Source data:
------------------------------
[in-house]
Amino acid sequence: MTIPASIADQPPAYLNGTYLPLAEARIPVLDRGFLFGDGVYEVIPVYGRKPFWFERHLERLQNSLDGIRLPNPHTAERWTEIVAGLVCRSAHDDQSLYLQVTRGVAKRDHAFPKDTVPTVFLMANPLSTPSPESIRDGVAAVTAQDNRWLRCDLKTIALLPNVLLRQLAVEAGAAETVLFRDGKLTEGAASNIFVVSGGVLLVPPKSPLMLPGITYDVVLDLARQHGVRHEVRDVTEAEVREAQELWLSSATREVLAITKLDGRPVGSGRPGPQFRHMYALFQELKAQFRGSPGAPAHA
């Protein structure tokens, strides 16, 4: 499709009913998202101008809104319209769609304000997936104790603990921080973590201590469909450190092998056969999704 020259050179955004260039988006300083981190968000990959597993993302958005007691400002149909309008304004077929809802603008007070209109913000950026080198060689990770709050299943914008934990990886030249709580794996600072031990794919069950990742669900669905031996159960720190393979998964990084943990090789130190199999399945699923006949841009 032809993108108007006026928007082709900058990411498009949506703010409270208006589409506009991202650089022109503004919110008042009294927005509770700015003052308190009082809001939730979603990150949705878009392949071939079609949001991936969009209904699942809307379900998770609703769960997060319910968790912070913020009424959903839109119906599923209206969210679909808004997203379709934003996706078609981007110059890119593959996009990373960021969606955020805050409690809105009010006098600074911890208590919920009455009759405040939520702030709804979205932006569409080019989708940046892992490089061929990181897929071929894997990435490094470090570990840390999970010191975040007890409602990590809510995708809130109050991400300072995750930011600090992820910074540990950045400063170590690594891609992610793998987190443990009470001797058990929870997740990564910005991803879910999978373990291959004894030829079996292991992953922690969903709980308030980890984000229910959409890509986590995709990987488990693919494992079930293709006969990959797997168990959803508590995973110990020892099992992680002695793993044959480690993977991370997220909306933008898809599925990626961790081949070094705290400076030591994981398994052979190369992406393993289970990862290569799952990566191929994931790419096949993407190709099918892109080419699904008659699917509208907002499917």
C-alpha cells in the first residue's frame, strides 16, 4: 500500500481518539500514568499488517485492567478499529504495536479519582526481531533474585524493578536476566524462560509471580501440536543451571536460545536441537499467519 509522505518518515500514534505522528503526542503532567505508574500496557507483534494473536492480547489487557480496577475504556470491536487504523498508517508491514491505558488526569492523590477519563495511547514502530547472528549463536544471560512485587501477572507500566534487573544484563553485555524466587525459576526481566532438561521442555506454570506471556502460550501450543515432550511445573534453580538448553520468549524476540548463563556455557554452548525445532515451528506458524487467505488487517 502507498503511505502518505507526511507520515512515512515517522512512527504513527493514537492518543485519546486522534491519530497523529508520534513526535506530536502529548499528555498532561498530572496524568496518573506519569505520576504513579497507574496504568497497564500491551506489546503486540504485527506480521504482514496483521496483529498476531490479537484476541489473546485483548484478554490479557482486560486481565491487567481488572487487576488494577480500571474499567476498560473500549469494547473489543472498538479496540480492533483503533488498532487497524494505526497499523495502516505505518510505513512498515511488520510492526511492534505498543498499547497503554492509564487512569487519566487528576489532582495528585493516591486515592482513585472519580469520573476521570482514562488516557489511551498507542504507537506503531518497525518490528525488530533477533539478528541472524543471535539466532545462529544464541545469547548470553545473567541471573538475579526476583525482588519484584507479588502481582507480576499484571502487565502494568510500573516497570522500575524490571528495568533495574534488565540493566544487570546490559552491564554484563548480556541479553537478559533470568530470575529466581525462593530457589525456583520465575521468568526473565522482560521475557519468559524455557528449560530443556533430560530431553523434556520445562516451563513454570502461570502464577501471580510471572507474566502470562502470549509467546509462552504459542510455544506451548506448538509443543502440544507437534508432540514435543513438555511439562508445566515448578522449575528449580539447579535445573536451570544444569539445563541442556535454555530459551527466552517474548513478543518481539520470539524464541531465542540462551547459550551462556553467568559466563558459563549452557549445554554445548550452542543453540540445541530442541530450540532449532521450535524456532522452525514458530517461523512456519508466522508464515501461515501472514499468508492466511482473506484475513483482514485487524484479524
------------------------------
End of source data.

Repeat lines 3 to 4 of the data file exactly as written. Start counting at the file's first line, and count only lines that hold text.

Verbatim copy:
């Protein structure tokens, strides 16, 4: 499709009913998202101008809104319209769609304000997936104790603990921080973590201590469909450190092998056969999704 020259050179955004260039988006300083981190968000990959597993993302958005007691400002149909309008304004077929809802603008007070209109913000950026080198060689990770709050299943914008934990990886030249709580794996600072031990794919069950990742669900669905031996159960720190393979998964990084943990090789130190199999399945699923006949841009 032809993108108007006026928007082709900058990411498009949506703010409270208006589409506009991202650089022109503004919110008042009294927005509770700015003052308190009082809001939730979603990150949705878009392949071939079609949001991936969009209904699942809307379900998770609703769960997060319910968790912070913020009424959903839109119906599923209206969210679909808004997203379709934003996706078609981007110059890119593959996009990373960021969606955020805050409690809105009010006098600074911890208590919920009455009759405040939520702030709804979205932006569409080019989708940046892992490089061929990181897929071929894997990435490094470090570990840390999970010191975040007890409602990590809510995708809130109050991400300072995750930011600090992820910074540990950045400063170590690594891609992610793998987190443990009470001797058990929870997740990564910005991803879910999978373990291959004894030829079996292991992953922690969903709980308030980890984000229910959409890509986590995709990987488990693919494992079930293709006969990959797997168990959803508590995973110990020892099992992680002695793993044959480690993977991370997220909306933008898809599925990626961790081949070094705290400076030591994981398994052979190369992406393993289970990862290569799952990566191929994931790419096949993407190709099918892109080419699904008659699917509208907002499917």
C-alpha cells in the first residue's frame, strides 16, 4: 500500500481518539500514568499488517485492567478499529504495536479519582526481531533474585524493578536476566524462560509471580501440536543451571536460545536441537499467519 509522505518518515500514534505522528503526542503532567505508574500496557507483534494473536492480547489487557480496577475504556470491536487504523498508517508491514491505558488526569492523590477519563495511547514502530547472528549463536544471560512485587501477572507500566534487573544484563553485555524466587525459576526481566532438561521442555506454570506471556502460550501450543515432550511445573534453580538448553520468549524476540548463563556455557554452548525445532515451528506458524487467505488487517 502507498503511505502518505507526511507520515512515512515517522512512527504513527493514537492518543485519546486522534491519530497523529508520534513526535506530536502529548499528555498532561498530572496524568496518573506519569505520576504513579497507574496504568497497564500491551506489546503486540504485527506480521504482514496483521496483529498476531490479537484476541489473546485483548484478554490479557482486560486481565491487567481488572487487576488494577480500571474499567476498560473500549469494547473489543472498538479496540480492533483503533488498532487497524494505526497499523495502516505505518510505513512498515511488520510492526511492534505498543498499547497503554492509564487512569487519566487528576489532582495528585493516591486515592482513585472519580469520573476521570482514562488516557489511551498507542504507537506503531518497525518490528525488530533477533539478528541472524543471535539466532545462529544464541545469547548470553545473567541471573538475579526476583525482588519484584507479588502481582507480576499484571502487565502494568510500573516497570522500575524490571528495568533495574534488565540493566544487570546490559552491564554484563548480556541479553537478559533470568530470575529466581525462593530457589525456583520465575521468568526473565522482560521475557519468559524455557528449560530443556533430560530431553523434556520445562516451563513454570502461570502464577501471580510471572507474566502470562502470549509467546509462552504459542510455544506451548506448538509443543502440544507437534508432540514435543513438555511439562508445566515448578522449575528449580539447579535445573536451570544444569539445563541442556535454555530459551527466552517474548513478543518481539520470539524464541531465542540462551547459550551462556553467568559466563558459563549452557549445554554445548550452542543453540540445541530442541530450540532449532521450535524456532522452525514458530517461523512456519508466522508464515501461515501472514499468508492466511482473506484475513483482514485487524484479524